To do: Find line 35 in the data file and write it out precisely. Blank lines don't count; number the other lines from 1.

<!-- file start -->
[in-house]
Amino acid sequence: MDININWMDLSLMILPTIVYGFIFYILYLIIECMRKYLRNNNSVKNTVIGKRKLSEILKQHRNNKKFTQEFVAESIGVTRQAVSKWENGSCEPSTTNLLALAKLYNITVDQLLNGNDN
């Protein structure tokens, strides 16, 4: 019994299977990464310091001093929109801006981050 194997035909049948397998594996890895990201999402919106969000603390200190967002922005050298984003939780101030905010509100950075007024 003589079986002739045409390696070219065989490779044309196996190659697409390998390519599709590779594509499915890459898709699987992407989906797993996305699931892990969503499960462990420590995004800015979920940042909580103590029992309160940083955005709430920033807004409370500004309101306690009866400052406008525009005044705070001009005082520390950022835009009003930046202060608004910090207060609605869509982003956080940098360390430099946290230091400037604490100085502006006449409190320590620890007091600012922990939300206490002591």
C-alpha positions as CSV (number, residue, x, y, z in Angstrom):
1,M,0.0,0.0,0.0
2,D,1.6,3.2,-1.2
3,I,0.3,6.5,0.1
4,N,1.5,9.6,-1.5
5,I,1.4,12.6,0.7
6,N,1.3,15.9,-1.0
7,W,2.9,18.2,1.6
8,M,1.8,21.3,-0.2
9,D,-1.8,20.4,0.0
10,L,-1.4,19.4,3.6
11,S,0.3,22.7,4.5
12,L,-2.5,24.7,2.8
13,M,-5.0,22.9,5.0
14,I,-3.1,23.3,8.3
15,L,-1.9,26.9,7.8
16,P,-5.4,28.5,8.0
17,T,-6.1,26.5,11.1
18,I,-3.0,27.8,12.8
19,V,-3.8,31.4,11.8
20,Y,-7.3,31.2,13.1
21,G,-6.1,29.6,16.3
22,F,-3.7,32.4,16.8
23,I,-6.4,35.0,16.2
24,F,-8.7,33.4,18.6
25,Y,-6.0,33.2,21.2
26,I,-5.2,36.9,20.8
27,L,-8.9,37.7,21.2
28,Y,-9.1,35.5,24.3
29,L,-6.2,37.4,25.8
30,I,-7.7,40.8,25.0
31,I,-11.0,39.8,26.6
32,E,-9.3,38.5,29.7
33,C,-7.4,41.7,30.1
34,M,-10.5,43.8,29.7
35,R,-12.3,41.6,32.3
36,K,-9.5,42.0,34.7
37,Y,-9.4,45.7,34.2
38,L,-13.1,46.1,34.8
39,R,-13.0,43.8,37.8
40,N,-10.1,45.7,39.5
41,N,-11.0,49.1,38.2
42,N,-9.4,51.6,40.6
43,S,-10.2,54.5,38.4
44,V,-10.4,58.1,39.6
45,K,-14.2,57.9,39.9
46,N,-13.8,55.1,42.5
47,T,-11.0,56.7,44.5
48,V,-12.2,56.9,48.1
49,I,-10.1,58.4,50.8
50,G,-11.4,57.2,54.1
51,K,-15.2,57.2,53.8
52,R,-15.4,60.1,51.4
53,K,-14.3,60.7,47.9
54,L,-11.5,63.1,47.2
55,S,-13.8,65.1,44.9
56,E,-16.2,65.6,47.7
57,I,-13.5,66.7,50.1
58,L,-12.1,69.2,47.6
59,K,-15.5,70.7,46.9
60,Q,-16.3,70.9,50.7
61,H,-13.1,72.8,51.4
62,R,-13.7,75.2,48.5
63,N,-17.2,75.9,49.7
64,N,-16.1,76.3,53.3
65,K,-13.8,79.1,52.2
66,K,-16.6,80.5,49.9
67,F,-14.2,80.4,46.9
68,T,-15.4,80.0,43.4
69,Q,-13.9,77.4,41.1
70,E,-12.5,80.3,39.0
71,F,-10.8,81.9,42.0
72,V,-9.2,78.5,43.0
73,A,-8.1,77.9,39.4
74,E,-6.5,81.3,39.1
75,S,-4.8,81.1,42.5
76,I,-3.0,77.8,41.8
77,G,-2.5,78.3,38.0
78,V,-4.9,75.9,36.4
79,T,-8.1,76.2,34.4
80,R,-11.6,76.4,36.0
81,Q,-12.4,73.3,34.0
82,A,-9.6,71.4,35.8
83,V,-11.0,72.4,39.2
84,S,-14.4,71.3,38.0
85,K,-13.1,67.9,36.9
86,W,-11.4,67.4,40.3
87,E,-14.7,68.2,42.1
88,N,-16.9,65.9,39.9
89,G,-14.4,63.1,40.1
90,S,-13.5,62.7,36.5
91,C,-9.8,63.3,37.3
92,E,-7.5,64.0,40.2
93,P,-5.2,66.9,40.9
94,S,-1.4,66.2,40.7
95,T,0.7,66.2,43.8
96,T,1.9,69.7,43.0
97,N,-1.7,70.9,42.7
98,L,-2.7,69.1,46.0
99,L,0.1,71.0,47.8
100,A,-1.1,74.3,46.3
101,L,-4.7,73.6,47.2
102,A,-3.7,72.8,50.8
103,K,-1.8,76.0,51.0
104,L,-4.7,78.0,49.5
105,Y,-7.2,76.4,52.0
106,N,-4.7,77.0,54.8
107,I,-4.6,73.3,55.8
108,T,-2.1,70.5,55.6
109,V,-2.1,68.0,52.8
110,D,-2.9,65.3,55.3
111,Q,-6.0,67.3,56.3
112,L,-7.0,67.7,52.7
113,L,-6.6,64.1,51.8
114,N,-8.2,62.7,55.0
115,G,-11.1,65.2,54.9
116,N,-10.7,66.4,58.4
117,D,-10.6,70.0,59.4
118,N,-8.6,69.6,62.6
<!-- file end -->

31,I,-11.0,39.8,26.6